The United States’ first recognized National Coming Out Day 25 years ago, and the university has since continued the tradition.
Thursday was National Coming Out Day. To celebrate, SIU hosted Karma Chavez, an assistant professor of communication arts at the University of Wisconsin, to discuss the issues that surround coming out. Although the day can symbolize the act of coming out, it is intended to recognize the process people go through to identify themselves, said Wendy Weinhold, coordinator of the university’s LGBTQ Resource Center.
“National Coming Out Day is a day that recognizes, particularly in America’s individualistic society, for many people declaring a part of your identity that is your gender and sex identity,” Weinhold said. “It’s an extremely important part of knowing yourself and feeling safe and comfortable.”
Chavez was the keynote speaker at SIU for LGBT history month. Her message, “The Rhetoric of Coming Out: Closets, Shadows and the Politics of Visibility,” included topics such as the history of coming out, the metaphorical closet and how it came to be, the distinctions between being in the shadows and the closet.
Her speech also touched on topics that include the undocumented youth movement of coming out and problematic political issues surrounding the decision to do so.
“I want people to leave thinking about how identity is interlocking and that sexual identity in general is just one aspect of who we are,” Chavez said. “It’s just one dimension of power, and I want to encourage people to think more complexly about identity as well as the intersections of social movements and how we can build coalitions as a result of those intersections.”
National Coming Out Day started in 1988 as part of the second big march on Washington for gay and lesbian rights.
At the time, there were no drugs to manage AIDS, so a lot of people were outwardly gay because of their health. Ultimately, there was a demand to come out because it was taken literally as a matter of life and death, she said.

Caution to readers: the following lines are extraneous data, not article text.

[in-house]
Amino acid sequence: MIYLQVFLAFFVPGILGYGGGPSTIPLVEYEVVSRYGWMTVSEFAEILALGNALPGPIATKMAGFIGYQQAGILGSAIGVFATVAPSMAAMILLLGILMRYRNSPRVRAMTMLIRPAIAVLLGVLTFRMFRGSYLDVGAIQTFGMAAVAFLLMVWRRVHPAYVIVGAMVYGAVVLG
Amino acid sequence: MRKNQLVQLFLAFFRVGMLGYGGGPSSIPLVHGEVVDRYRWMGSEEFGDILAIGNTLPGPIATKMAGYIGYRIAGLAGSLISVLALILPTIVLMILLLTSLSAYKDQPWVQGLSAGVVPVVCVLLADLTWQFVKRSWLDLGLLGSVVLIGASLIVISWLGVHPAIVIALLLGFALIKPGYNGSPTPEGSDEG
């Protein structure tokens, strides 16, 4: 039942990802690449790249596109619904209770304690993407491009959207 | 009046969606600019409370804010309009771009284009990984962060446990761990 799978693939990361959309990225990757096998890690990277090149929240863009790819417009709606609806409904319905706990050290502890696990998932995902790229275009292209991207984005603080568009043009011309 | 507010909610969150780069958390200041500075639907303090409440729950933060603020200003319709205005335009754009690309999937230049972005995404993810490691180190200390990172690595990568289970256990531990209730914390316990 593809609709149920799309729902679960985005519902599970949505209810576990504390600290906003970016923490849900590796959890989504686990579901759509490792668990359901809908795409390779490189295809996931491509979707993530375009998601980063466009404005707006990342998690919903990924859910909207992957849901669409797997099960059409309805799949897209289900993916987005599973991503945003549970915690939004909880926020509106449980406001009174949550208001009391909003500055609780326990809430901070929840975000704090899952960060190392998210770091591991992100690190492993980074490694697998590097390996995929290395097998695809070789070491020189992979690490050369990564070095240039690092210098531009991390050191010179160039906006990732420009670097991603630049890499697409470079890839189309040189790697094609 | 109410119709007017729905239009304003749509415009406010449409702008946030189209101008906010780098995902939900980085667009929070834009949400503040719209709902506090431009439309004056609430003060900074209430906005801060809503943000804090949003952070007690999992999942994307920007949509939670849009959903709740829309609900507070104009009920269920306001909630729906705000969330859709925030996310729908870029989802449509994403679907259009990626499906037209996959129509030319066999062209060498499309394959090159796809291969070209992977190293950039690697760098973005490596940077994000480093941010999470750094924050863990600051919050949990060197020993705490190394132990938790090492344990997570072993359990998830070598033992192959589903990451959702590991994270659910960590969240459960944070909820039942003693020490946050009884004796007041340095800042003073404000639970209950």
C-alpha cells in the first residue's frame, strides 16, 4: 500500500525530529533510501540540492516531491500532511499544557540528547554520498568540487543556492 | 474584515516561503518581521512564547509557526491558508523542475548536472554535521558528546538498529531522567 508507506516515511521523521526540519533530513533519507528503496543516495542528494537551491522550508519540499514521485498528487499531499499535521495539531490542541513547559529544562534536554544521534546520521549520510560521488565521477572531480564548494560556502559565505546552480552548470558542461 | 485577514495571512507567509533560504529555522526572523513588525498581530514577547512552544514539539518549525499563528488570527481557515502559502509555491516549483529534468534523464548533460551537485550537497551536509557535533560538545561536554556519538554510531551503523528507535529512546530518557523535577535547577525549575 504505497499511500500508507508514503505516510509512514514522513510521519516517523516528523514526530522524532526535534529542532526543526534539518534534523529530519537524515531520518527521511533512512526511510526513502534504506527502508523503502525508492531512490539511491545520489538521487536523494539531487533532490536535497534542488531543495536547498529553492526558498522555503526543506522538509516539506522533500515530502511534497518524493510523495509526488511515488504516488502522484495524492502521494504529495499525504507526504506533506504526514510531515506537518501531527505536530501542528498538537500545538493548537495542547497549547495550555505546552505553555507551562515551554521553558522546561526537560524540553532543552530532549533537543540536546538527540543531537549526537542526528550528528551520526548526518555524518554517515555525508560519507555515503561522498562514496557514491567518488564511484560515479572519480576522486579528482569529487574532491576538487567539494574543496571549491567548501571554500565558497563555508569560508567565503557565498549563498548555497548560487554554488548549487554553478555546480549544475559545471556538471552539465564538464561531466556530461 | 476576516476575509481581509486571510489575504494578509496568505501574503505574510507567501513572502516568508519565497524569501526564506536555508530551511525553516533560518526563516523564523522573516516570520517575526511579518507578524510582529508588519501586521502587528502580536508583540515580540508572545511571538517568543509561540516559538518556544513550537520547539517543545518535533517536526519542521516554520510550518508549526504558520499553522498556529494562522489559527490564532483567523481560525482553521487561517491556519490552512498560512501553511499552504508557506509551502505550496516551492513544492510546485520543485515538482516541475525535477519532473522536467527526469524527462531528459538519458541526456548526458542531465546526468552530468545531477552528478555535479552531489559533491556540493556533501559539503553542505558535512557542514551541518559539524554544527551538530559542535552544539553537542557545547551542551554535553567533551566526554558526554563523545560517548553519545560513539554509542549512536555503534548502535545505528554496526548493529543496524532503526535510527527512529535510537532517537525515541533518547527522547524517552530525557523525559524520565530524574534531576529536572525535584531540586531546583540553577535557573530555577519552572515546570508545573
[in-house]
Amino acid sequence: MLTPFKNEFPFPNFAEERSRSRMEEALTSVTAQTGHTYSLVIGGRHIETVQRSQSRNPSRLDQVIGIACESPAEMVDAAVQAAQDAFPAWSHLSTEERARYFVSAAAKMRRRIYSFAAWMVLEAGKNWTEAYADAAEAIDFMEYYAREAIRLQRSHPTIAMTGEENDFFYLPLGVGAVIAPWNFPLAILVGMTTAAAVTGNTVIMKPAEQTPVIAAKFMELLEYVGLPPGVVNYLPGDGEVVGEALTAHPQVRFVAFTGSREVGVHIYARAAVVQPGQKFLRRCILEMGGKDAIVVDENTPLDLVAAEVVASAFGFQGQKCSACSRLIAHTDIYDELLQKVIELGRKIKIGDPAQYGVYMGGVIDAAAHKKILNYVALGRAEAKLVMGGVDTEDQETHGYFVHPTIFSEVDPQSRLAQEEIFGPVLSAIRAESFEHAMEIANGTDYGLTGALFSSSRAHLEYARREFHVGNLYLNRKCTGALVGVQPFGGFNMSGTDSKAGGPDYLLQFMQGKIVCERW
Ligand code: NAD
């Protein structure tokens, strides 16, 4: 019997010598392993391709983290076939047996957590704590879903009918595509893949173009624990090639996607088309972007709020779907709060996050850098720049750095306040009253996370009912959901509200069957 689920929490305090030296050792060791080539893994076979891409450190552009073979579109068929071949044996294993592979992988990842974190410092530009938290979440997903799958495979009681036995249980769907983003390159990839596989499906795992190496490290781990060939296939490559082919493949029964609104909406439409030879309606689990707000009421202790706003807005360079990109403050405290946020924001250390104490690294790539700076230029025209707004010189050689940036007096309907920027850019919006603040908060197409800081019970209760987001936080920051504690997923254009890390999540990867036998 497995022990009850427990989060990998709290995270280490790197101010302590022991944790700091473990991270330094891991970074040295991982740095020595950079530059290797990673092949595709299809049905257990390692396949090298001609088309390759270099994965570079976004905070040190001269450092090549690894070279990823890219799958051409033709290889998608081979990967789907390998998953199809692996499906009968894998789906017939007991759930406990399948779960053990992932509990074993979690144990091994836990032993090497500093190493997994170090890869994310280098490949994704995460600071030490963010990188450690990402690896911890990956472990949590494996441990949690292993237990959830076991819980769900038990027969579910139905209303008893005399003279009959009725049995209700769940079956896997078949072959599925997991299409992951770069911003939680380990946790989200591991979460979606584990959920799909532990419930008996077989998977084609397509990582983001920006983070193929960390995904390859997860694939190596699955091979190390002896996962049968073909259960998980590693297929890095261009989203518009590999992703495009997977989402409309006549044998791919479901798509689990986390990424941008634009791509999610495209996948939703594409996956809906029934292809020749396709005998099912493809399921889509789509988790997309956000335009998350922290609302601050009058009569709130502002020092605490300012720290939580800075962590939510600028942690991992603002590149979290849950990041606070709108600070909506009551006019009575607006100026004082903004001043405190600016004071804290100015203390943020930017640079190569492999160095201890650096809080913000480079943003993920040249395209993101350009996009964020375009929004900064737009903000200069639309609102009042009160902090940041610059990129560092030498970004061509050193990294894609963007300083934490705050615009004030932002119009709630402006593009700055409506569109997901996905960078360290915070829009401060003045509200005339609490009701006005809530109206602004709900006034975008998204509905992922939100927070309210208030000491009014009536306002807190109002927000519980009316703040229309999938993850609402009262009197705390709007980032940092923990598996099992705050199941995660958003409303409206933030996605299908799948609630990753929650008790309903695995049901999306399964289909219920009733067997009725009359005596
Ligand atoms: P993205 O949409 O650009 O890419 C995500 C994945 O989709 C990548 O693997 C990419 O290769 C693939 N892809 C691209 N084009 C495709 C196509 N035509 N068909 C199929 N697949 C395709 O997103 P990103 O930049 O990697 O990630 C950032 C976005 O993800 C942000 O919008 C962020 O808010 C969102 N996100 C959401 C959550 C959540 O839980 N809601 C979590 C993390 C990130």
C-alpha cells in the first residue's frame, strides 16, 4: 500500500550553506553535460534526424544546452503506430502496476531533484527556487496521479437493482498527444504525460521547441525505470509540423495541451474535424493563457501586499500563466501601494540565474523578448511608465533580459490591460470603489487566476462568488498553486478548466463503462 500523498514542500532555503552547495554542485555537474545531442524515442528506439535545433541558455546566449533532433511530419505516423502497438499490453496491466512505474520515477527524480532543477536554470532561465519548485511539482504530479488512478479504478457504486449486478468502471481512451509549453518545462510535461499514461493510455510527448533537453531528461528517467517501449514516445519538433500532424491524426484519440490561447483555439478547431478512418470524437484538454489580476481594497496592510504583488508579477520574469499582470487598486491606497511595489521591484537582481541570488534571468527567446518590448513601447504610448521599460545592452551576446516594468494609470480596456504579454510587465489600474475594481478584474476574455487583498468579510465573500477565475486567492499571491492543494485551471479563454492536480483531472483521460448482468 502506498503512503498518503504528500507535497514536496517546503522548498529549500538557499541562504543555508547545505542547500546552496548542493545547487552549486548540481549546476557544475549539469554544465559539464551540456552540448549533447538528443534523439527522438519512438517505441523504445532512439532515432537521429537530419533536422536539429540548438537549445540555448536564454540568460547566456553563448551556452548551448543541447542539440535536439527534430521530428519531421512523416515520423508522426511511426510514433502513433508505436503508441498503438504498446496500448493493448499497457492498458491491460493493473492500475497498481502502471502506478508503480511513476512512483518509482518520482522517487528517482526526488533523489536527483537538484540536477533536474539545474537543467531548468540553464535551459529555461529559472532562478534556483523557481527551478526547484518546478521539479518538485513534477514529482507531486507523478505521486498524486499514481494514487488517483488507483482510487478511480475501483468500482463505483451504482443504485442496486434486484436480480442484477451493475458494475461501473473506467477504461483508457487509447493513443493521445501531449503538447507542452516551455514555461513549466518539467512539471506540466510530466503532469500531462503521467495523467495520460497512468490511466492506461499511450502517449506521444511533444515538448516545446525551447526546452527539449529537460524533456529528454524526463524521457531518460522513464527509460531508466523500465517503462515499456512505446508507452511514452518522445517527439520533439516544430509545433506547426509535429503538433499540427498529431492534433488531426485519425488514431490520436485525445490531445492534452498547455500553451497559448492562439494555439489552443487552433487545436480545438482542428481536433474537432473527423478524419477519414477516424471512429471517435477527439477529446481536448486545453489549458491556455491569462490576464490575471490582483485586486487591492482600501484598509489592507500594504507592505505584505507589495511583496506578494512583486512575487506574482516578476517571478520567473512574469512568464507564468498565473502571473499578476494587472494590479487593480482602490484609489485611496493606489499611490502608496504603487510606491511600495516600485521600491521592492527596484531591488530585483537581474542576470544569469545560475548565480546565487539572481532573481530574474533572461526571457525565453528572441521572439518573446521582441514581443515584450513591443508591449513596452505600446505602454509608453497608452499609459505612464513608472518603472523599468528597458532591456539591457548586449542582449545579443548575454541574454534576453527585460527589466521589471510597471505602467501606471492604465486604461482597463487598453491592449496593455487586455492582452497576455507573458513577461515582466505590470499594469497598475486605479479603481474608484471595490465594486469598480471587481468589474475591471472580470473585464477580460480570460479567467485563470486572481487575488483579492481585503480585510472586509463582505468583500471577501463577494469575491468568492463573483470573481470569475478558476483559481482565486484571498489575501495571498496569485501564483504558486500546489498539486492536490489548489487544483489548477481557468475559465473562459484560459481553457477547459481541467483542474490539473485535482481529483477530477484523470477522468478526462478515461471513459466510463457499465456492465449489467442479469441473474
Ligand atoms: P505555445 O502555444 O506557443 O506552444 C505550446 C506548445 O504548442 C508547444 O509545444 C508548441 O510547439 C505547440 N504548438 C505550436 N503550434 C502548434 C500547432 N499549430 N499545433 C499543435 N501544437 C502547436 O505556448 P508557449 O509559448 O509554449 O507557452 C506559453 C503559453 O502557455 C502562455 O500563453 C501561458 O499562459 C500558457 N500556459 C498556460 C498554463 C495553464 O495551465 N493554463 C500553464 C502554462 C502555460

“Coming out as an act has a variety of ways of understanding what it is and what it means,” Weinhold said. “There certainly was a time that coming out was something that was forced upon people or was understood as something that was essential to do. Today it importantly has been contextualized in a way so that not everyone needs to come out. In fact, for some people coming out is not an option and we need to respect it as a privileged space.”
For some people, the choice to come out can mean losing family, friends, community or economic comfort, she said.
Weinhold said people need to remember that coming out is something heterosexual people never have to do, because this is a society that privileges heterosexuality.
Sarah Self, a graduate student from Indiana studying social work, who identifies herself as gender ambiguous, said she faced a minor amount of violence and discrimination while coming out, and she also lost friends.
“If I could advise someone about coming out in a negative environment, I would say wait until you’re at least 17,” she said. “There are a lot of things you can’t do because of age of consent. I would never tell someone not to be themselves, but if you can wait until you’re 18, then wait.”
Others such as Stephanie Jaros, a freshman from Carbondale studying zoology, who identifies as pansexual, came out as early as the eighth grade.
“I think that coming out kind of lets you see your strengths and weakness all in one,” Jaros said. “I think this day is really important for people to question what coming out is and why we have this day in which everyone is involved. People may not come out on National Coming Out Day, but it’s a day that signifies that it is OK to do it.”
Jaros said the Gay-Straight Alliance club at Carbondale Community High School helped her a lot and she thinks it’s important to have a safe place to go at all times.
Self said she believes SIU is a safe and open environment for the LGBTQ community and she wishes the LGBTQ Resource Center was there for her when she was coming out.
“Coming out is something best not to do alone, and it’s not something you do once,” Weinhold said. “It’s a continual and lifelong process, and if you need someone to talk to we have so many resources.”